BID & PRE-CONVENTION MATERIAL

Reporting in the August 1955 issue of his fanzine SCIENCE FANTASY NEWS on the departure of TAFF winner Ken Bulmer and wife Pamela for the US and the Worldcon, held that year in Cleveland, Ohio, editor Vince Clarke wrote:
New York's in the running for bidding for the site of the 14th World Con.; a possible London bid is held up by lack of volunteers for a Committee so far in the future, but it's possible that an International Con will be held here next year in any case."
In the event the decision was been taken to bid for the 1957 Worldcon, at which point it became necessary to get the word out. Ken Bulmer was put in charge of publicity and the first (full page) ad appeared on the back cover of The Journal #1 (Feb '56), the first Progress Report for the 1956 Worldcon, edited by Larry Shaw and Sam Smith. It was pretty basic (see opposite) but it put a marker down and let everyone know that London would be bidding for the following year's Worldcon. Either at the same time or later the first convention flyer was distributed.



Ted Carnell was charged with presenting the London bid at the 1956 Worldcon and departed for the US carrying the dreams and hopes of British fandom - see ATom cartoon at the top of this page. He also carried with him a bidding flyer for distribution at the convention:

Here, taken from his convention report in NEW WORLDS #54 (Dec 1956), is Ted's account of the bidding session:

....The Biltmore Hotel, New York, Sept. 3rd.

In the palatial 19th floor ballroom of this hotel before a packed audience of science fiction enthusiasts gathered from all parts of the United States, plus several from Canada and England, voting for the 1957 World Science Fiction Convention site has just been concluded, and before the tense audience Chairmen David A. Kyle of New York City has informed them that by the overwhelming majority of 203 votes to 65 London has outbidden Oakland, California for the honour of having next year's Convention.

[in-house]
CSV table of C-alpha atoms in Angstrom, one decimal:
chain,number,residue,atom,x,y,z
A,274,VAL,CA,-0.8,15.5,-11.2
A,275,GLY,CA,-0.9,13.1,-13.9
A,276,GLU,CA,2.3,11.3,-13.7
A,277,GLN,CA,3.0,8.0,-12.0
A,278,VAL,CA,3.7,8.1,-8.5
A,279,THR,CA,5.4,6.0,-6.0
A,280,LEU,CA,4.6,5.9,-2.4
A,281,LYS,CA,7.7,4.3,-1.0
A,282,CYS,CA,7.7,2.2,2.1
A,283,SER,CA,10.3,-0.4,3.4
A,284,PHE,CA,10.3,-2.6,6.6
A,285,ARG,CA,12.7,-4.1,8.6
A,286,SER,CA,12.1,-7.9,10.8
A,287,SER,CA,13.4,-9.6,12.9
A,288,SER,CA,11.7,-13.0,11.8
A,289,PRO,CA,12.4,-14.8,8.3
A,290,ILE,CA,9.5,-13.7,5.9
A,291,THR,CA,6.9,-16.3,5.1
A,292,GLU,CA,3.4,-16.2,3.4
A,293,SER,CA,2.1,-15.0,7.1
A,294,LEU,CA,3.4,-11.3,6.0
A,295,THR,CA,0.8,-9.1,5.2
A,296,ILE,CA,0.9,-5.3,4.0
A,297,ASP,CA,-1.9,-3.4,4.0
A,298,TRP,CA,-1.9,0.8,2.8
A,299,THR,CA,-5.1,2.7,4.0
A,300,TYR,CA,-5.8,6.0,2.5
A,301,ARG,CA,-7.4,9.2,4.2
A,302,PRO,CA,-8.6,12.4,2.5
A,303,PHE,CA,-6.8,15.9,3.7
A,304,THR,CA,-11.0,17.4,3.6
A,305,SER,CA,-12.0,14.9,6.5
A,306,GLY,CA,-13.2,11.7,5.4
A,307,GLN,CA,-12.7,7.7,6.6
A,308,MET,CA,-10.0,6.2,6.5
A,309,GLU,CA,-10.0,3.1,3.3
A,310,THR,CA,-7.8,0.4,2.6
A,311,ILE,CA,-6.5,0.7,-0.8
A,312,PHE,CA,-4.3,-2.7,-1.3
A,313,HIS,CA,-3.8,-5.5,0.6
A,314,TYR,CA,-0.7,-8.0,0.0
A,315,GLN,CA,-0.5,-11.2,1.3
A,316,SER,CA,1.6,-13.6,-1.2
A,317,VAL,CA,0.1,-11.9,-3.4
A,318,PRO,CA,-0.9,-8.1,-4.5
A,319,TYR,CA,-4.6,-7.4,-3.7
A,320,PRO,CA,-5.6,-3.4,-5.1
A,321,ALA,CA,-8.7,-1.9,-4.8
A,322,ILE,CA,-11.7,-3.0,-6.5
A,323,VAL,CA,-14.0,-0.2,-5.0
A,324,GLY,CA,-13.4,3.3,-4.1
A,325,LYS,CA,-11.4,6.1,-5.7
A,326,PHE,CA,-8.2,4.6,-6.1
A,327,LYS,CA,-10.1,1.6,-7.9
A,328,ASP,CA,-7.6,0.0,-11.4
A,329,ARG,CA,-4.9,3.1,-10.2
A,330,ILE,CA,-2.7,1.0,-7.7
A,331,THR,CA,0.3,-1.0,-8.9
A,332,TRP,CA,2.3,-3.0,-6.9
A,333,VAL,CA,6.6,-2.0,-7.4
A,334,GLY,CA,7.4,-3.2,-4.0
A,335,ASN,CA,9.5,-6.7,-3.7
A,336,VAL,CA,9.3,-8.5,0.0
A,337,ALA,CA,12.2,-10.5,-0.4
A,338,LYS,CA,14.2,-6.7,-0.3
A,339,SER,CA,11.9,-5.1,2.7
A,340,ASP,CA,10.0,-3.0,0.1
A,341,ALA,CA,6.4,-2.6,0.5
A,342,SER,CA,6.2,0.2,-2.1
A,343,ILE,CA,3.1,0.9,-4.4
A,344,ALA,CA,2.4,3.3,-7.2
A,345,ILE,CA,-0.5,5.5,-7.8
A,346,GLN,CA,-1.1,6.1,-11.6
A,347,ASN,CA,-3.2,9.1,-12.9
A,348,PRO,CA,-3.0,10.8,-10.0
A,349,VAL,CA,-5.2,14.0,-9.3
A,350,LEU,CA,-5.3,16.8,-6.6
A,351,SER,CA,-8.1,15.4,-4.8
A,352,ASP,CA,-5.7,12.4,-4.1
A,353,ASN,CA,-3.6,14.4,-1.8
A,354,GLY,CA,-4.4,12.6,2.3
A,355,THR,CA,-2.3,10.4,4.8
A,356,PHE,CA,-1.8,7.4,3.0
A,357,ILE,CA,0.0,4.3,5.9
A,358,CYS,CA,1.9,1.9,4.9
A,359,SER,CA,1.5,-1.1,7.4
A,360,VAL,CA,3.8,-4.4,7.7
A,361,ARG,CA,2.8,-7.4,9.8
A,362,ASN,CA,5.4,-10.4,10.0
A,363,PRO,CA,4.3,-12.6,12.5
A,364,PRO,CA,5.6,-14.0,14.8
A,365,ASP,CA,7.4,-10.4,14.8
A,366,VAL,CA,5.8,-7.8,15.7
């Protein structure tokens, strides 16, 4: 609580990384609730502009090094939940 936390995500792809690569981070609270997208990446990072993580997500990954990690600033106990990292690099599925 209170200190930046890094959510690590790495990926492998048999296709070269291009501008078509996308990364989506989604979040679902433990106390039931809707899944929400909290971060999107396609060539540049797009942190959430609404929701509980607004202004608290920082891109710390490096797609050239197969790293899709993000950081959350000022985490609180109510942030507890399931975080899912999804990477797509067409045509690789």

While this had been anticipated in England and a substantial Committee formcd some months before I left London for New York to make the bid on behalf of Great Britain, nobody until this moment could be quite sure how the majoriry of Americans would take to the idea of their own World Convention being held outside United States territorial waters. In fact, at a business session held earlier today there were some lively debated scenes, held in true American style reminiscent of scenes in the Senate, with author L. Sprague de Camp presiding.

Unlike any British Convention, I found that considerable lobbying was being done both for and against London and as the day wore on it became evident that an exciting fight would develop between those who wanted the Convention to stay in their own country and those who recognised that science fiction had become international and that recognition should now be given to active in our paricular field of interest.

At 3.00 p.m. this afternoon Anthony Boucher, editor of The Magazine of Fantasy and Science Fiction, rose to make the opening bid for Oakland and in a very fine speech explained their city's plans for next year should they be successful. Several prominent West Coasters then added seconding speeches,being allowed ten minutes in which to make their tributes in favour of the Oakland-Berkeley area of California. The opening bid for London then followed by myself and was seconded bv Larry Shaw, editor of Infinity Science Fiction who attended our own Kettering Convention earlier this year. Short supporting speeches in favour of London were then made by authors Dr. E. E. Smith of "Lensman" series fame and Richard Wilson who had also becn at Kettering this year. Some thirty minutes later the result in favour of London was announced.